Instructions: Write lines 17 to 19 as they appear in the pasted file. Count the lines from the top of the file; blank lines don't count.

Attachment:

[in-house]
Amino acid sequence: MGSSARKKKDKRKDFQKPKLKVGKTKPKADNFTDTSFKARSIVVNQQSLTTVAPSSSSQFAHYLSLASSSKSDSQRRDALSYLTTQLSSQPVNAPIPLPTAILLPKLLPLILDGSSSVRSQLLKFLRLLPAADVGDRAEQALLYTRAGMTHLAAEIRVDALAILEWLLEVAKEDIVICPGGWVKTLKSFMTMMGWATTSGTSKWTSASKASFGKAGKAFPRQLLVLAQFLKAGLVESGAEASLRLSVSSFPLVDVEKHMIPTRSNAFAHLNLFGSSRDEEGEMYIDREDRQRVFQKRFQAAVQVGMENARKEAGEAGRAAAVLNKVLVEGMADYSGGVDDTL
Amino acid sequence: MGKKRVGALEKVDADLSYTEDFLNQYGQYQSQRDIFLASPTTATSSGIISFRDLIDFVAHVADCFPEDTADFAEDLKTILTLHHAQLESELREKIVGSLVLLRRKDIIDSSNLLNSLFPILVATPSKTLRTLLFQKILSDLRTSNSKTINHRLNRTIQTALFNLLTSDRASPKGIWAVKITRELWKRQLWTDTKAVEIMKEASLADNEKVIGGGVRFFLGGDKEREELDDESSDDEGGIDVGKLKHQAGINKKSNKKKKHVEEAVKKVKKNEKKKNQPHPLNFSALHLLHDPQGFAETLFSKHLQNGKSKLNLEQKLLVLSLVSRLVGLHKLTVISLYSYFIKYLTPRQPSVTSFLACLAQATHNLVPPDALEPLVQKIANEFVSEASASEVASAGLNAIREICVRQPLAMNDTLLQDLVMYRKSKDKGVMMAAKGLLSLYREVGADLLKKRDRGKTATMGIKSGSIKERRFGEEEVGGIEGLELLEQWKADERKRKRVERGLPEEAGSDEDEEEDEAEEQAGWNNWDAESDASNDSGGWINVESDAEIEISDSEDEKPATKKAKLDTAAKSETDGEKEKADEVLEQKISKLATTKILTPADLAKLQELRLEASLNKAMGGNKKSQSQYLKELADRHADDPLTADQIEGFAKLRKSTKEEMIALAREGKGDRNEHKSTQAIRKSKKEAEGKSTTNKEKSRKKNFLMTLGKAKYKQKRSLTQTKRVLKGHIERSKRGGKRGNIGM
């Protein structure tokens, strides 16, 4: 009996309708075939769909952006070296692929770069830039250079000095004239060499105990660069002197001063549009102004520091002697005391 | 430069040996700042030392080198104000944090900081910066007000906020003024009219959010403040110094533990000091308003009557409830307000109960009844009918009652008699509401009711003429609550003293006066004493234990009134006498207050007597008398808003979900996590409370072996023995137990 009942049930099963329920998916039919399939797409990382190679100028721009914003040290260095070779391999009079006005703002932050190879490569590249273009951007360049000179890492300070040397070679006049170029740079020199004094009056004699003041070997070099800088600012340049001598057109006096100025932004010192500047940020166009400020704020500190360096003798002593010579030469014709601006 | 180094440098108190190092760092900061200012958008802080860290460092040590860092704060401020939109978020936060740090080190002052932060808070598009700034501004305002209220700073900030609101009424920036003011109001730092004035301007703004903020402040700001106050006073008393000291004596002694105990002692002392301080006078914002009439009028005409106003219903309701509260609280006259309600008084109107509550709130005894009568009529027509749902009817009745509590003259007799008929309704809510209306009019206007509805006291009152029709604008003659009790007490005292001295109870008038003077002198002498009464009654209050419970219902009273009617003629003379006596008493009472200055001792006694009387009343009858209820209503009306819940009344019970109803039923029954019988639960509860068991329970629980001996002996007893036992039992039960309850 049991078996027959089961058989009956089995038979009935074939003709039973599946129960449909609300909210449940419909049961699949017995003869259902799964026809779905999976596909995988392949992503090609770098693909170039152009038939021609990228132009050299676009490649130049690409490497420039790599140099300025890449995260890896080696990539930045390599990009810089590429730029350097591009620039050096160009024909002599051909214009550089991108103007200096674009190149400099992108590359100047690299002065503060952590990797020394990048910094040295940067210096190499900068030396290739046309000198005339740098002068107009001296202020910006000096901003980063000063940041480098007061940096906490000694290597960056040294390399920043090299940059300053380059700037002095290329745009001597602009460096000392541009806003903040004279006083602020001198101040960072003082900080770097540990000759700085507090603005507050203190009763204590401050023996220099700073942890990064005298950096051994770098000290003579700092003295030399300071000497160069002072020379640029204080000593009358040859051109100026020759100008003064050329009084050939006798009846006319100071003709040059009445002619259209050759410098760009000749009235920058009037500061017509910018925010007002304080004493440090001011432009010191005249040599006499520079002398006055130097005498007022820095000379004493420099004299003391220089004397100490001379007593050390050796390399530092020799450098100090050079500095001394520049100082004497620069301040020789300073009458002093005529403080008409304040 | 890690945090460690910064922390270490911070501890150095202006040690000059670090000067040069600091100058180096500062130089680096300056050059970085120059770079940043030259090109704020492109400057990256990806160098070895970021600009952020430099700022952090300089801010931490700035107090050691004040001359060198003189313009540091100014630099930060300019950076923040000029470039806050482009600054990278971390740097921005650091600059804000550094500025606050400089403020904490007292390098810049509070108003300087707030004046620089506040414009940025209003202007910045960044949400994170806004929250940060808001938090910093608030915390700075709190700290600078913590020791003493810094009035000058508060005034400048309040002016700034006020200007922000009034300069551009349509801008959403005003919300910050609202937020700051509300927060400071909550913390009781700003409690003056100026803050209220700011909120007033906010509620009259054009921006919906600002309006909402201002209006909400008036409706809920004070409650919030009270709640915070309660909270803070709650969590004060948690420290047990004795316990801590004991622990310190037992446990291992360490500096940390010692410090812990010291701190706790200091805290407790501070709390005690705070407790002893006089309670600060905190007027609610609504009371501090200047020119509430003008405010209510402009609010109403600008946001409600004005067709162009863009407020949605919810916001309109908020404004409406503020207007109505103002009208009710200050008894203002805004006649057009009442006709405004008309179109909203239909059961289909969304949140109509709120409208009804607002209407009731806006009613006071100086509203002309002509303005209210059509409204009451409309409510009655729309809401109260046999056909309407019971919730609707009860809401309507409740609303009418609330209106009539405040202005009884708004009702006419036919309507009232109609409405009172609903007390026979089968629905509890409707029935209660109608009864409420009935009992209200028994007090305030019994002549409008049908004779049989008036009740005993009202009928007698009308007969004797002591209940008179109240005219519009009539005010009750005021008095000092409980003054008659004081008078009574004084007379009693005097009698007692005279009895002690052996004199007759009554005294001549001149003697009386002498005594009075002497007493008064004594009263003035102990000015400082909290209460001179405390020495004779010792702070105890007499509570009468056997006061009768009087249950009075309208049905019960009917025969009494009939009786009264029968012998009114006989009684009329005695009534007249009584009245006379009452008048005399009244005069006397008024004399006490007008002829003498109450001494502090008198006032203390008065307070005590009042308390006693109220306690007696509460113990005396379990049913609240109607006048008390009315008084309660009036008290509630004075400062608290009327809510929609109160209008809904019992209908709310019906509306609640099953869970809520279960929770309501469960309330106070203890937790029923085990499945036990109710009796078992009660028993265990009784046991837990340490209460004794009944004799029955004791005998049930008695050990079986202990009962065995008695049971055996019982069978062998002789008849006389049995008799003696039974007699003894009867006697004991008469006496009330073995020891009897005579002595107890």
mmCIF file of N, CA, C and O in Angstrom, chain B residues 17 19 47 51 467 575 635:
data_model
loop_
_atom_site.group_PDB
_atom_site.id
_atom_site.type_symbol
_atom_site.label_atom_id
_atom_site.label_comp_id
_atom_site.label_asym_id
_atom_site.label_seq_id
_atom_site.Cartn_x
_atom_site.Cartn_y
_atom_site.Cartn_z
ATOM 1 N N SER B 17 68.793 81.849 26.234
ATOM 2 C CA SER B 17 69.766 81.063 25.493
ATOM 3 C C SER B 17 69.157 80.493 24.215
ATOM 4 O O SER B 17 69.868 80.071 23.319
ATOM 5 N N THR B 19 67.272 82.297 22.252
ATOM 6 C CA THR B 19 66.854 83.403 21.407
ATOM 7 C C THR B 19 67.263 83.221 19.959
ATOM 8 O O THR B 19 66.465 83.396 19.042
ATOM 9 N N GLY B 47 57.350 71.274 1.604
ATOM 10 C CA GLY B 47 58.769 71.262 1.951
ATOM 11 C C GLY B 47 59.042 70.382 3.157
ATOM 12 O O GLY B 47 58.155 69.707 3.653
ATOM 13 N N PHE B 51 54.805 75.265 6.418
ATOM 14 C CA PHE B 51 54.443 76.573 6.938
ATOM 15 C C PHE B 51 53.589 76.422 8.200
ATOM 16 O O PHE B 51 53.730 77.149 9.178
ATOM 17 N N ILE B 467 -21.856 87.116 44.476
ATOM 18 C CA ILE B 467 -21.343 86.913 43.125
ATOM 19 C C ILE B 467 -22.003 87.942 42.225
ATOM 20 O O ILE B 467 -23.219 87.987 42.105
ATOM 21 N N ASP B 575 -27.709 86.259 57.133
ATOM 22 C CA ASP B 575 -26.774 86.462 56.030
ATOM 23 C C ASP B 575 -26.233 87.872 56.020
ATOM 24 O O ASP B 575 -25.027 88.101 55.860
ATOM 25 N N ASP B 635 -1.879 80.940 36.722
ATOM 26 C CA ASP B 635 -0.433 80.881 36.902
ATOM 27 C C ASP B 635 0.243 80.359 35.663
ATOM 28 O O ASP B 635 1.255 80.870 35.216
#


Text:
_atom_site.Cartn_z
ATOM 1 N N SER B 17 68.793 81.849 26.234
ATOM 2 C CA SER B 17 69.766 81.063 25.493